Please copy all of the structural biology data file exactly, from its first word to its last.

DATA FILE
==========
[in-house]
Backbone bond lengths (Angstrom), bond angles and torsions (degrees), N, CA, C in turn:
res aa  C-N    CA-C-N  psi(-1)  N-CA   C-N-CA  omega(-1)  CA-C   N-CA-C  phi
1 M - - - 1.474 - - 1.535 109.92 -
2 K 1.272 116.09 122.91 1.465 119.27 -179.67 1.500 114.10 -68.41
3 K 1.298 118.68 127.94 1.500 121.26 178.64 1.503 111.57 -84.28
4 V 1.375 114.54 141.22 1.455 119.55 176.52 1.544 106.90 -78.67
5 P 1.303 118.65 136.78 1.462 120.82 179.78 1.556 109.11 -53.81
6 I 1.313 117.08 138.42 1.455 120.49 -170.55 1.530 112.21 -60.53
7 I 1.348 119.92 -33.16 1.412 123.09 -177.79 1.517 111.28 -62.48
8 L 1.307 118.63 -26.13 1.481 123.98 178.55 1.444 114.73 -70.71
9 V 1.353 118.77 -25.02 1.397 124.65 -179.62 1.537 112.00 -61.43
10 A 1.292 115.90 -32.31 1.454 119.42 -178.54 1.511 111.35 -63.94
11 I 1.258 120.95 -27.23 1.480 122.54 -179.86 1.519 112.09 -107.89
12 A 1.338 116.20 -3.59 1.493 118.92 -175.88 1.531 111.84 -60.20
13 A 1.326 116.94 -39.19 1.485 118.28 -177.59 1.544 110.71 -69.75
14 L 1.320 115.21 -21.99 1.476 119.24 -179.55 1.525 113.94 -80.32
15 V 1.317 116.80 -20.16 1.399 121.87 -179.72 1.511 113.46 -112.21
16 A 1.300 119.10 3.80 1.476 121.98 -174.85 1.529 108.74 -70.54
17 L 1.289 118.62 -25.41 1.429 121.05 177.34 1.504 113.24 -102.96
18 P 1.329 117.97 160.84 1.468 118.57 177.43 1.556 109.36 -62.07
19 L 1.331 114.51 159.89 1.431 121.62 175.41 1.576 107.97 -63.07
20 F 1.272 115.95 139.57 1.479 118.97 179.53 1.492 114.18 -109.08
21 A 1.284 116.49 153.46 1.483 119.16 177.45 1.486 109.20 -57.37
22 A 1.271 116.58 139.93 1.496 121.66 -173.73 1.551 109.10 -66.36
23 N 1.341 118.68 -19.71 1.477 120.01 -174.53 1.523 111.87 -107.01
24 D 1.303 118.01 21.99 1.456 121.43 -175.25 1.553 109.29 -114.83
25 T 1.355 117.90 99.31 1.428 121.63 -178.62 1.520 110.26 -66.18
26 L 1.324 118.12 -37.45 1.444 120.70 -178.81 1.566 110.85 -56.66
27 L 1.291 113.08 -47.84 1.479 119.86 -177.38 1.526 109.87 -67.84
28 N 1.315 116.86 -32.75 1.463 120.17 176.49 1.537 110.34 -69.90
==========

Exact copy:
[in-house]
Backbone bond lengths (Angstrom), bond angles and torsions (degrees), N, CA, C in turn:
res aa  C-N    CA-C-N  psi(-1)  N-CA   C-N-CA  omega(-1)  CA-C   N-CA-C  phi
1 M - - - 1.474 - - 1.535 109.92 -
2 K 1.272 116.09 122.91 1.465 119.27 -179.67 1.500 114.10 -68.41
3 K 1.298 118.68 127.94 1.500 121.26 178.64 1.503 111.57 -84.28
4 V 1.375 114.54 141.22 1.455 119.55 176.52 1.544 106.90 -78.67
5 P 1.303 118.65 136.78 1.462 120.82 179.78 1.556 109.11 -53.81
6 I 1.313 117.08 138.42 1.455 120.49 -170.55 1.530 112.21 -60.53
7 I 1.348 119.92 -33.16 1.412 123.09 -177.79 1.517 111.28 -62.48
8 L 1.307 118.63 -26.13 1.481 123.98 178.55 1.444 114.73 -70.71
9 V 1.353 118.77 -25.02 1.397 124.65 -179.62 1.537 112.00 -61.43
10 A 1.292 115.90 -32.31 1.454 119.42 -178.54 1.511 111.35 -63.94
11 I 1.258 120.95 -27.23 1.480 122.54 -179.86 1.519 112.09 -107.89
12 A 1.338 116.20 -3.59 1.493 118.92 -175.88 1.531 111.84 -60.20
13 A 1.326 116.94 -39.19 1.485 118.28 -177.59 1.544 110.71 -69.75
14 L 1.320 115.21 -21.99 1.476 119.24 -179.55 1.525 113.94 -80.32
15 V 1.317 116.80 -20.16 1.399 121.87 -179.72 1.511 113.46 -112.21
16 A 1.300 119.10 3.80 1.476 121.98 -174.85 1.529 108.74 -70.54
17 L 1.289 118.62 -25.41 1.429 121.05 177.34 1.504 113.24 -102.96
18 P 1.329 117.97 160.84 1.468 118.57 177.43 1.556 109.36 -62.07
19 L 1.331 114.51 159.89 1.431 121.62 175.41 1.576 107.97 -63.07
20 F 1.272 115.95 139.57 1.479 118.97 179.53 1.492 114.18 -109.08
21 A 1.284 116.49 153.46 1.483 119.16 177.45 1.486 109.20 -57.37
22 A 1.271 116.58 139.93 1.496 121.66 -173.73 1.551 109.10 -66.36
23 N 1.341 118.68 -19.71 1.477 120.01 -174.53 1.523 111.87 -107.01
24 D 1.303 118.01 21.99 1.456 121.43 -175.25 1.553 109.29 -114.83
25 T 1.355 117.90 99.31 1.428 121.63 -178.62 1.520 110.26 -66.18
26 L 1.324 118.12 -37.45 1.444 120.70 -178.81 1.566 110.85 -56.66
27 L 1.291 113.08 -47.84 1.479 119.86 -177.38 1.526 109.87 -67.84
28 N 1.315 116.86 -32.75 1.463 120.17 176.49 1.537 110.34 -69.90